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Plant Highlight: Doryanthes palmeri

May 2018

Doryanthes is a genus of only two species, both native to eastern Australia. At one time these plants were placed in the Agave Family (Agavaceae), but they are now classified as the only two members of the family Doryanthaceae. Both species have large stemless rosettes of sword-like leaves, with Doryanthes palmeri being the larger of the two. D. palmeri has a small distribution along the border between the states of Queensland and New South Wales in eastern Australia.

The leaves of Doryanthes palmeri are up to about 8 feet (2½ m) long and 8 inches wide (20 cm) at the widest point. There are ridges with intervening furrows running down the length of each leaf. The new leaves are erect, while the older ones spread outward. D. palmeri begins life as a single large rosette, but when it comes into flower the growing tip elongates into a flower stalk, much like an Agave does. This means that the original rosette cannot keep growing, but new rosettes emerge around the original one so that the plant continues.

Spring is the main flowering time for D. palmeri, with flowering at the Ruth Bancroft Garden beginning in late March. By sometime in May the primary burst of flowering has finished, but occasional additional flowers come out at intervals on into the summer months. The flower stalk is up to 10 feet (3 m) long and arching to the side rather than growing straight up. The lower part of the stalk is clad in pointed green bracts, while the upper part holds many clusters of large cupped upward-facing thick-petaled flowers. These do not all open at once, nor do they open in sequence from bottom to top (as an Agave would). Instead, different flowers in each cluster open in succession, ensuring that the spectacle continues for over a month. Red is the most common flower color, often paler on the inside, but some plants have salmon or pinkish-red flowers, and exceptional plants may have yellow-orange or cream-yellow flowers. The color of the inside of the flower ranges from slightly paler than the outside all the way to white. Each flower is about two to four inches (5 – 10 cm) across.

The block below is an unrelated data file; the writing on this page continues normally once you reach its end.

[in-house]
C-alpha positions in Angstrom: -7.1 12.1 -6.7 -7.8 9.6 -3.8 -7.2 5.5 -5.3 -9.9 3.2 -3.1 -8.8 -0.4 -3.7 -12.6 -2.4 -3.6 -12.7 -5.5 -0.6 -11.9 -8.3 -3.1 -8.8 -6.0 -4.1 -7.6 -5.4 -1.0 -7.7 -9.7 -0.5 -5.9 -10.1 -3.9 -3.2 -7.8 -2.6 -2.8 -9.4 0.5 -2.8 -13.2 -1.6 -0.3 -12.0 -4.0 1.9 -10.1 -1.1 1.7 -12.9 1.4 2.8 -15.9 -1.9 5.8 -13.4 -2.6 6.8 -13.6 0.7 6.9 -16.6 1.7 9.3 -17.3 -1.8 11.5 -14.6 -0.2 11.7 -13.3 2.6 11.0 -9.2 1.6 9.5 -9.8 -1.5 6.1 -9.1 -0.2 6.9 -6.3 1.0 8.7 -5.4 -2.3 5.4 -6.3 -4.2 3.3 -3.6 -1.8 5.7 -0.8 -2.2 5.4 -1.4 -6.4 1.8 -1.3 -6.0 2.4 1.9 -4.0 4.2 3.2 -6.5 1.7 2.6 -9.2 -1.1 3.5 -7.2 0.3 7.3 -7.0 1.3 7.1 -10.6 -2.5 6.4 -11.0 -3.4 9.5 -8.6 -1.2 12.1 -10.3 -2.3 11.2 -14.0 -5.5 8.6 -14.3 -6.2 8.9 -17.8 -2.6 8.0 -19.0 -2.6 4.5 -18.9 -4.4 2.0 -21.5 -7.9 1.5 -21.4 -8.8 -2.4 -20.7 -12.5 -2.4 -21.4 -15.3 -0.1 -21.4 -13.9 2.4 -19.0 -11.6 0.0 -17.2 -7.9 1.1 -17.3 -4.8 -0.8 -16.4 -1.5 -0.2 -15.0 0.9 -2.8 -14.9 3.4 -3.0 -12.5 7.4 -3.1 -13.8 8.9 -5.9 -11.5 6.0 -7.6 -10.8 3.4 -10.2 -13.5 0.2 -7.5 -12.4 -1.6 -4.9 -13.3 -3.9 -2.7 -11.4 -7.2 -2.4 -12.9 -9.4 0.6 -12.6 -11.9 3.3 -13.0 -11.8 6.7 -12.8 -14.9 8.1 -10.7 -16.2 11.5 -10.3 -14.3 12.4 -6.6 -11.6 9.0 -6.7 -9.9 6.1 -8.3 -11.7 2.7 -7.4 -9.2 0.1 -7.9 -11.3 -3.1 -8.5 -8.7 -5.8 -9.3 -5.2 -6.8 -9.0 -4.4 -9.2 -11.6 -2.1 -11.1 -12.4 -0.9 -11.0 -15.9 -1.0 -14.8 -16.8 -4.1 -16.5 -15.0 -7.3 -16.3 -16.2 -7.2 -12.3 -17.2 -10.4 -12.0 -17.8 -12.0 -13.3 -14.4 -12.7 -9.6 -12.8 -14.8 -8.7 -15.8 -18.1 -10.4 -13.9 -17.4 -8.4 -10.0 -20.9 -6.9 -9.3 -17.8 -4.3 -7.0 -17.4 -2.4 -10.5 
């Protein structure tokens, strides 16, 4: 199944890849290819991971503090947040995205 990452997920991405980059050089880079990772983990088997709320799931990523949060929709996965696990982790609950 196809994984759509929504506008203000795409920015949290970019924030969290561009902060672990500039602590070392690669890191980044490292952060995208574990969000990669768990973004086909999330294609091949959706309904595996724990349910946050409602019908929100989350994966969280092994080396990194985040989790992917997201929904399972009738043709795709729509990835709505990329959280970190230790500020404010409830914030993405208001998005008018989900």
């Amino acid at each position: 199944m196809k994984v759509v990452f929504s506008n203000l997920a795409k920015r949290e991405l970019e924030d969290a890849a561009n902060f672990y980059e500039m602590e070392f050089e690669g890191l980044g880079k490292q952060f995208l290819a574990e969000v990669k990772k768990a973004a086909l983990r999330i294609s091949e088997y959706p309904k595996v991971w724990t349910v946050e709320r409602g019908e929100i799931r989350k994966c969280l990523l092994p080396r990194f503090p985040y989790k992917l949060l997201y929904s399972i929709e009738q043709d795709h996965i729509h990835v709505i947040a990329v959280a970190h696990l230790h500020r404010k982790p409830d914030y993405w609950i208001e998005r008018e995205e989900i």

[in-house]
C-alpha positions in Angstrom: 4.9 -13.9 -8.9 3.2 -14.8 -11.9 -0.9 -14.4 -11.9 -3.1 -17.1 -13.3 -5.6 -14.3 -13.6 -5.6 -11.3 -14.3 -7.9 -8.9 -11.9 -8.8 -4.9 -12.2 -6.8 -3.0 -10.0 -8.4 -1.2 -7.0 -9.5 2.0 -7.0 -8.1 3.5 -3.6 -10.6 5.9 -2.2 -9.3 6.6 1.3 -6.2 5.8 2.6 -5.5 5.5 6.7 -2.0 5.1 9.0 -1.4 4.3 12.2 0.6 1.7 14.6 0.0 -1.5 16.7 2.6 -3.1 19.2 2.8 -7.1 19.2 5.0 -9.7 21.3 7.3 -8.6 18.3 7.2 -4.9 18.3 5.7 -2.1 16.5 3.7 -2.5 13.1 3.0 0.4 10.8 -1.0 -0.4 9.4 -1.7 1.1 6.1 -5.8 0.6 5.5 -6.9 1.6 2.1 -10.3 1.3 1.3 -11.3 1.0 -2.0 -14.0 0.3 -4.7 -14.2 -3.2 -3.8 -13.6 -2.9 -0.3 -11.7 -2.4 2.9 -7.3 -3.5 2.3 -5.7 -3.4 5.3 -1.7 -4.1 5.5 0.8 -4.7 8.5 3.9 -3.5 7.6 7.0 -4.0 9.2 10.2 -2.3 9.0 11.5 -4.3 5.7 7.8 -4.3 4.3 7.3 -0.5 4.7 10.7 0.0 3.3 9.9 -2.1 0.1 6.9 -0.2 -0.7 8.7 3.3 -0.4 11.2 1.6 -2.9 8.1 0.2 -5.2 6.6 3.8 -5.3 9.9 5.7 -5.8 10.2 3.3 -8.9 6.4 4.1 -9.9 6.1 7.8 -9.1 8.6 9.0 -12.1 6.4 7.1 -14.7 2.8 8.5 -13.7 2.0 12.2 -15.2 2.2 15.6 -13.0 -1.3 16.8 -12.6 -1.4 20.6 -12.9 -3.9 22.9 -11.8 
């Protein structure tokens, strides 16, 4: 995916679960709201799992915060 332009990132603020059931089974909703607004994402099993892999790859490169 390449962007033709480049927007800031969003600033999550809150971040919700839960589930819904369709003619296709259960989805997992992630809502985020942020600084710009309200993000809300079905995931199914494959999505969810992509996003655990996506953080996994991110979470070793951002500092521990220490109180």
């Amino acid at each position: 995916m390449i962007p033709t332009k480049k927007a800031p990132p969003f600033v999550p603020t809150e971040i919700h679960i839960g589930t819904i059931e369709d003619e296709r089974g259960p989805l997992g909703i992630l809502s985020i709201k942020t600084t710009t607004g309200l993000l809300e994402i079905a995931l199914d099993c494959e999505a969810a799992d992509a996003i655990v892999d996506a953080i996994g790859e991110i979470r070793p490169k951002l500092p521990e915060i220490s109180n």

The fleshy seed capsules of Doryanthes palmeri are oval and average about 3 to 3½ inches long (8-9 cm). Eventually they dry and split open to release the flat brown winged seeds.

Doryanthes palmeri is drought-tolerant and easy to grow, though its large size means that ample space must be allotted for it. With its dramatic rosette of long sword-like leaves, it works well as a bold garden focal-point. It flowers best in a sunny position, and can take winter lows down to at least 25° F (-4° C).